Chinese export porcelain garniture with the parrot design attributed to the Pronk Workshop


Chinese export porcelain garniture with the parrot design attributed to the Pronk Workshop


Qianlong period circa 1740
Dutch Market
Height: 111⁄4 inches; 29cm
Provenance: collection of Leo and Doris Hodroff

A Chinese export porcelain fiver piece garniture of three bottle vases and two beakers vases, each painted in famille rose enamels with a parrot on a swing.

This is a fine example of this rare design traditionally attributed to the Pronk workshop, though it is probably not by Carnelis Pronk himself.
The VOC set up a venture in the 1730s to make very high quality porcelains in China to specific designs produced in the West but in the Chinese style. They employed Dutch artist Cornelis Pronk to make designs for these and he produced four sets of drawings over about three and half years that were sent out to Batavia. From there the designs were taken to Canton and manufacture was commissioned by Chinese agents. The designs were elaborate and used bright enamel colouring.

Eventually these proved too expensive and the venture was abandoned in about 1740, though some of the designs were revived in the later 18th century, including the Parasol design for which an original drawing survives - and a ‘flowers and moth’ design recombining details from prints by Marie Sybilla Merian - which had also been used for various other details in the Pronk designs.
What remains today is a rare and fascinating range of porcelains, with distinctive colouring and of a very high quality. Thus they have an appeal to serious collectors of Chinese porcelain.
As the problems had developed with the costs of manufacture it seems likely that the Dutch agents inā€ˆBatavia tried to simplifiy the designs and to broaden the range of designs. One pattern that was introduced was a Parrot and Spaniel (Fig. 8), taken from a Meissen service of about 1732 using a chinoiserie drawing by Petrus Schenk (Fig. 4). Parrots were a quick short hand for the exoticism of the Far East and also popular as pets and so a few different examples appear on designs in the Pronk workshop at this time.

Several links suggest that this garniture is from the small group made in this distinctive workshop.
These bottle shapes are less common and similar garnitures are found with the Doctor’s Visit, an established Pronk design, both in blue and white and famille rose (Fig. 3).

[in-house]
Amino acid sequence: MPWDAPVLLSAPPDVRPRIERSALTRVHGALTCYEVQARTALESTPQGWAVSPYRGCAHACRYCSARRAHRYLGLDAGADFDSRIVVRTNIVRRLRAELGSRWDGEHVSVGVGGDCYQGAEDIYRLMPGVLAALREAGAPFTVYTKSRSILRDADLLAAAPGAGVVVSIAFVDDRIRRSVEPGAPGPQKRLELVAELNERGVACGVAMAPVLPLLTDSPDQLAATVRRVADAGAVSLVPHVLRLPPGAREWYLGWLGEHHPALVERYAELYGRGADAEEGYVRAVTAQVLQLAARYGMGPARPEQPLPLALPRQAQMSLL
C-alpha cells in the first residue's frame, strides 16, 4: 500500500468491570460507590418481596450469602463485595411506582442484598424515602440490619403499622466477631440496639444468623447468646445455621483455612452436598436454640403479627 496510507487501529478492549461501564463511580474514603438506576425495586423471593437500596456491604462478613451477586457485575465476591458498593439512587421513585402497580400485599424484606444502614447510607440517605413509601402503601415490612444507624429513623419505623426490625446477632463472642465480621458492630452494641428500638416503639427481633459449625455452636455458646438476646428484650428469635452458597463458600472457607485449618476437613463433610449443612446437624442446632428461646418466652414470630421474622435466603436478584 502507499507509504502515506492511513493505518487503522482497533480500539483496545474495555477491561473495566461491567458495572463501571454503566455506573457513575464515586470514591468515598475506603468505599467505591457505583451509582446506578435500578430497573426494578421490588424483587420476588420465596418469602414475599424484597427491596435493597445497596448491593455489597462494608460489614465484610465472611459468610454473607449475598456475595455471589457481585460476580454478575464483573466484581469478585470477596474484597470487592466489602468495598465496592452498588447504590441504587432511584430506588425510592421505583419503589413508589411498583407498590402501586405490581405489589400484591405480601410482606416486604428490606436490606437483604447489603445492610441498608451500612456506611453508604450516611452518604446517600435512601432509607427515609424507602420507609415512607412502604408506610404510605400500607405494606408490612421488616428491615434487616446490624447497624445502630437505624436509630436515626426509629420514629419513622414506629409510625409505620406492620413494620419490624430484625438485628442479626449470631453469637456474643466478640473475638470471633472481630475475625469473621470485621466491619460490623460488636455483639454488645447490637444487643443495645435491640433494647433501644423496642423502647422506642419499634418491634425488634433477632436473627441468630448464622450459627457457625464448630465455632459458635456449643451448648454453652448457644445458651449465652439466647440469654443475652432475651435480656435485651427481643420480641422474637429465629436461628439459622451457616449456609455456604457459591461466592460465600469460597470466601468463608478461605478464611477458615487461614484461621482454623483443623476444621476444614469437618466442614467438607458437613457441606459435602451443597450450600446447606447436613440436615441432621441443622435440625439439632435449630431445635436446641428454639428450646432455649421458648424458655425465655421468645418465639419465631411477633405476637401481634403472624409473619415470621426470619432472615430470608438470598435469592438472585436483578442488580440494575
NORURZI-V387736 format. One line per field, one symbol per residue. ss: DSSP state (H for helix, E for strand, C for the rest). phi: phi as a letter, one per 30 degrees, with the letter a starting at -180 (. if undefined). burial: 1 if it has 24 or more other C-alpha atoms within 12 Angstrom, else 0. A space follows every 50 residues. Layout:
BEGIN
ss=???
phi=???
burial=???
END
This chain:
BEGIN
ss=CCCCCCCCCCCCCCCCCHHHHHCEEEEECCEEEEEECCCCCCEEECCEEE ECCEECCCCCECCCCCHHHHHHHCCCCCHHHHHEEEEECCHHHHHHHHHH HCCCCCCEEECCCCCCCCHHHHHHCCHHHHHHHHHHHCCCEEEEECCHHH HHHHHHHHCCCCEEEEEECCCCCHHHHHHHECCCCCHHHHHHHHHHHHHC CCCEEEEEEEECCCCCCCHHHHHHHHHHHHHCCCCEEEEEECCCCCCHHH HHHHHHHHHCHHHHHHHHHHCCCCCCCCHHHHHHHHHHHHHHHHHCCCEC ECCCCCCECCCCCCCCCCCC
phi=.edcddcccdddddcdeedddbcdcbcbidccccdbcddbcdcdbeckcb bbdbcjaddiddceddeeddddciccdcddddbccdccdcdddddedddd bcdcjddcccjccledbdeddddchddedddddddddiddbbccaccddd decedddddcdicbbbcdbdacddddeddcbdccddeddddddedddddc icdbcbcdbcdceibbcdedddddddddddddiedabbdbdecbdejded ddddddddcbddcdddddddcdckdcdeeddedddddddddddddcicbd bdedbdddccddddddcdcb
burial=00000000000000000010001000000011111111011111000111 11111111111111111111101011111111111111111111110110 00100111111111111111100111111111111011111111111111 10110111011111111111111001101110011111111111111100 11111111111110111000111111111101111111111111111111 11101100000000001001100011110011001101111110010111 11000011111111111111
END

The colouring of the parrots closely follows that of the Meissen/Schenk design, also found on a Chinese famille rose example (Fig. 5), with white face, blue head, yellow forewings and pink body.
The Schenk drawing has not been found but it is possible that he produced the designs for both of these parrots as they share the same elements: cherries, a chain and a small tray attached to the perch..
A later design known as the ‘spaniel’, rather crudely drawn, has both of these parrots on border panels (Fig. 7) and recycles both of these designs.
One bottle vase is also known with this design on a celadon ground (Fig. 1), which is known on a pair of Archer vases (another Pronk design) but otherwise very rare.
All of which indicates that these designs are all contemporary and interconnected in their creation and with the Pronk workshop production.
In the Shan Hai Jing or Classic of the Mountains and Seas from the period of the western Han (202 BC-220 AD), the yingmu (parrot) is described thus:
‘The parrot is a happy bird...
Inside a cage, happy on its own,
A secluded branch becomes its throne.’

References: Williamson 1970, plate XLII, a famille rose teabowl and saucer with this design; Howard 1994, p240, No 284, a blue and white five piece garniture with the Pronk design ,The Doctors’s Visit which has the same unusual shapes as here; Jörg1980, p79, a famille rose Doctors’s Visit bottle like these, which is also on the cover.

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